Blind Spot

My first technical complaint about the Roadster is the large driver’s side blind spot. I am lucky to rarely have to drive in heavy traffic and while on the freeway I do not drive with the pack. After 5,000 miles of driving, I have really noticed how large the blind spot is on the driver’s side of the car.

View When Checking Your Blind Spot

View When Checking Your Blind Spot

The large blind spot occurs on the left hand side when a car is not visible through either the the driver’s side mirror or window. What is uniquely different about the Roadster than a conventional car is that you really cannot turn your head and check the blind spot. Your head is so close to the side of the car and the car frame is so large, there is simply no visibility behind the window. What you see is the car frame — especially when the hard top is on. On a typical four door car, turning your head provides lots of visibility through the rear door window and back window.

This large blind spot can be dangerous when merging on the freeway, changing lanes, parallel parking and parking on the left hand side of diagonal parking.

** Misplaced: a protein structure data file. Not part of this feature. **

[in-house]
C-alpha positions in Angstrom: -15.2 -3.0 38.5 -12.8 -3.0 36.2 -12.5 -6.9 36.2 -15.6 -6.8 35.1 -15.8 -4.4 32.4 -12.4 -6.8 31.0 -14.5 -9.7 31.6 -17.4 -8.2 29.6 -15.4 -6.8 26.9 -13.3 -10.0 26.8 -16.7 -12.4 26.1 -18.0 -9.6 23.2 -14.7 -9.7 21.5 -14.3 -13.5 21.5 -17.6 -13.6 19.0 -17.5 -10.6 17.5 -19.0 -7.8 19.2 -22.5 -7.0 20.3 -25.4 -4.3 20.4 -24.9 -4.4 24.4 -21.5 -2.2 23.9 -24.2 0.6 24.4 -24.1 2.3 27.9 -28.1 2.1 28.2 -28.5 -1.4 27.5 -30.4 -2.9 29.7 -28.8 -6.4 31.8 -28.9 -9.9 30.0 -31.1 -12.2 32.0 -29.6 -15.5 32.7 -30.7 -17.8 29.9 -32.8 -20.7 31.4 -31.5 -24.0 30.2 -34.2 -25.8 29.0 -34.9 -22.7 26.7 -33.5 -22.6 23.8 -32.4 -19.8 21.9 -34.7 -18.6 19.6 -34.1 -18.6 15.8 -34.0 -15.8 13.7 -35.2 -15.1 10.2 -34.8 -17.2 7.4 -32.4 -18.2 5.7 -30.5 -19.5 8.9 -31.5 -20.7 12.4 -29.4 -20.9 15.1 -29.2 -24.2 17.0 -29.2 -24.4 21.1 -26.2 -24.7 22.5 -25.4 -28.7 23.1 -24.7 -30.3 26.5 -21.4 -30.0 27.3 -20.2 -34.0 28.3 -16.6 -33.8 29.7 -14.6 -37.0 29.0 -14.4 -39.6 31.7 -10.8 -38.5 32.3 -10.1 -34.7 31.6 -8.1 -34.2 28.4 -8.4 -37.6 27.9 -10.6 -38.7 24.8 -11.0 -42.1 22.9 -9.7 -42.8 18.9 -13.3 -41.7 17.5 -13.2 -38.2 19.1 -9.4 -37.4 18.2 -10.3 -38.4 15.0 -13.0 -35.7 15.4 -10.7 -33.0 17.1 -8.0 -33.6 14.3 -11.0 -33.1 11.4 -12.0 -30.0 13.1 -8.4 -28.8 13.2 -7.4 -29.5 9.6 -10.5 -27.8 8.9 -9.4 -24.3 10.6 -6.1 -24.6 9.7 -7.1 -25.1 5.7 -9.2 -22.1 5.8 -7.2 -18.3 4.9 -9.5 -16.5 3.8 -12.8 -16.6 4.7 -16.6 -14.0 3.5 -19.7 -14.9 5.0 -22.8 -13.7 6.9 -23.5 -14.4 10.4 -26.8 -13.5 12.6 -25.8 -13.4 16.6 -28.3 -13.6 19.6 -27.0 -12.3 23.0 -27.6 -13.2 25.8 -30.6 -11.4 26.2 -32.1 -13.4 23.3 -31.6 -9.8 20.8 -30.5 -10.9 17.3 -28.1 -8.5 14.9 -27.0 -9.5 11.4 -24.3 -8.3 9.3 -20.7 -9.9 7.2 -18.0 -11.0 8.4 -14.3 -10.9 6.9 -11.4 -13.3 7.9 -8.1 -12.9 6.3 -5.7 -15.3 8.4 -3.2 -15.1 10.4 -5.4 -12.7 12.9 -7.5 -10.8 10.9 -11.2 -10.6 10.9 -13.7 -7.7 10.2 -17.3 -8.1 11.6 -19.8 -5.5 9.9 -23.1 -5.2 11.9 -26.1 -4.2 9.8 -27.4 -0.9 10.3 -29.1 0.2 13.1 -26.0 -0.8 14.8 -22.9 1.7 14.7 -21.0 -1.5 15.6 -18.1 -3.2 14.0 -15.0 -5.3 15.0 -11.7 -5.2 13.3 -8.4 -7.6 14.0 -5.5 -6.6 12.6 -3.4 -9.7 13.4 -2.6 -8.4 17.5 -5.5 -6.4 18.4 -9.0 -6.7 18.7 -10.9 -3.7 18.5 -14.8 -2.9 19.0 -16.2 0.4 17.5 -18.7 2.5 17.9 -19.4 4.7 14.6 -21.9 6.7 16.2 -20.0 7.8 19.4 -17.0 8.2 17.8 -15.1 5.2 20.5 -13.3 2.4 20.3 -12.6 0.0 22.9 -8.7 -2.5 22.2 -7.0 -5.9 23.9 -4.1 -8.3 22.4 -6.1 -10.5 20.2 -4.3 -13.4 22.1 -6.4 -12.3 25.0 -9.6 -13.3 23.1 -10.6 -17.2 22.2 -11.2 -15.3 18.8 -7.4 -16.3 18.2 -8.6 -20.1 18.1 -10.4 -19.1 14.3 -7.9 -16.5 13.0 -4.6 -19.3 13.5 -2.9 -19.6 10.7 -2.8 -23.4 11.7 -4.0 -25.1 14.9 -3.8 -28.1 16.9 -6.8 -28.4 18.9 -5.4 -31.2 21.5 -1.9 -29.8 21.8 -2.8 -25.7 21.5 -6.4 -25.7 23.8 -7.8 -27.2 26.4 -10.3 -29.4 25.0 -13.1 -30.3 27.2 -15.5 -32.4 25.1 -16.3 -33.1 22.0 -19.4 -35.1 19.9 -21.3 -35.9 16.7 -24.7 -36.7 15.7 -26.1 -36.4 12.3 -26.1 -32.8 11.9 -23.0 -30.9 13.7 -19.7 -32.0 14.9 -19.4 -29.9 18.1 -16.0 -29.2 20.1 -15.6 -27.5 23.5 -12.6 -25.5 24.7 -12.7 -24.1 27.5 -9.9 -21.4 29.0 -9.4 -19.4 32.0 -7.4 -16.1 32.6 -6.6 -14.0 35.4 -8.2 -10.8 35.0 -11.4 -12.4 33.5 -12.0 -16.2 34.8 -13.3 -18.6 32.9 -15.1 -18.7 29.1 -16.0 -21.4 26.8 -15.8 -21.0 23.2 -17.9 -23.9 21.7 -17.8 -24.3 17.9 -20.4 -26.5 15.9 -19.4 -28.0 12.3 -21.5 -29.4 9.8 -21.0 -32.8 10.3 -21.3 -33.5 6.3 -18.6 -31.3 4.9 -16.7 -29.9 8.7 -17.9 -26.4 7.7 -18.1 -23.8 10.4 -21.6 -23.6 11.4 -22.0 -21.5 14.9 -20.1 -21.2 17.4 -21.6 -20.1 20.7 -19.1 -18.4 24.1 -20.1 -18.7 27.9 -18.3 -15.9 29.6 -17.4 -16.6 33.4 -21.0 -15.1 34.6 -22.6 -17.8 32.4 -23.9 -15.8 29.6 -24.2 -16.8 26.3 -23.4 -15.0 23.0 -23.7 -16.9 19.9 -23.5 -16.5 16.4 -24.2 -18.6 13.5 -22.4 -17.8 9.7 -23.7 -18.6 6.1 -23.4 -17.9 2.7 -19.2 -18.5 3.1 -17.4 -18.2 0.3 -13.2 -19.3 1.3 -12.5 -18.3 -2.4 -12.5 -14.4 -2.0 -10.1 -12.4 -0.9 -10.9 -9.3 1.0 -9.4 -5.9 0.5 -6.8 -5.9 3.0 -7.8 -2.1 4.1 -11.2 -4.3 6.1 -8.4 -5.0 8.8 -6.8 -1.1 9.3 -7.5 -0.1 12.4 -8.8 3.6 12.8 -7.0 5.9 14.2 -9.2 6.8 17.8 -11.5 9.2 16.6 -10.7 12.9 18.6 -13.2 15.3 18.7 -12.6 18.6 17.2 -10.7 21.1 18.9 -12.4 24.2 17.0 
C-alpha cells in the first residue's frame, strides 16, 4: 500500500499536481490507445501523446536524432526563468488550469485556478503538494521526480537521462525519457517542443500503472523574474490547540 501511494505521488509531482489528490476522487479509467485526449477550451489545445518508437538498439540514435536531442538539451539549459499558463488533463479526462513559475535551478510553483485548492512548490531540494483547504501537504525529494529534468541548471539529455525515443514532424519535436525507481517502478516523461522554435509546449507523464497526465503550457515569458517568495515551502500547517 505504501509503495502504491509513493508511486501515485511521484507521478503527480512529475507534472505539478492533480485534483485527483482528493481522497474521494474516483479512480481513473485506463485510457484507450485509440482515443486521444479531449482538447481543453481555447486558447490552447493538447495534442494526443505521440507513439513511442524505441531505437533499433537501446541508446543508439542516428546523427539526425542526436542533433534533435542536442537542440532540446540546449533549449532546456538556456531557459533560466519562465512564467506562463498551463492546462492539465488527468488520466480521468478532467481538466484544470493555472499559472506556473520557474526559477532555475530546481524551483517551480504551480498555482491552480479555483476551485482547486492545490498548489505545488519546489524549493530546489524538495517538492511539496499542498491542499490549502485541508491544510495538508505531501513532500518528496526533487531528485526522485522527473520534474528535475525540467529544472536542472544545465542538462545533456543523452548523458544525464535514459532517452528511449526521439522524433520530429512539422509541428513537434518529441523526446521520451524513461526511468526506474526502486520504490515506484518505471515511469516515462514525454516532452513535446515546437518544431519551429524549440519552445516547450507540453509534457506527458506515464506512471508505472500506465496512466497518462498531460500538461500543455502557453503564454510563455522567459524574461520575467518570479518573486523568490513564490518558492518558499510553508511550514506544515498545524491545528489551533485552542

The federal government safety standard does require that the driver’s side mirrors be of “unit magnification”, which means that the surface is neither shrinking or magnifying any objects. On the passenger side, the federal regulations allow some distortion and require the familiar warning “Objects in the mirror are closer than they appear”. One company offers an after market convex mirror that you can glue onto your existing side mirrors.

What I would like to see for the Roadster is something similar to Ford’s Blind Spot Mirror, which was announced in 2008. The upper left hand corner of the mirror is a small convex mirror that covers the blind spot. This video shows you how the Ford mirror works and would be a great addition for the Roadster.

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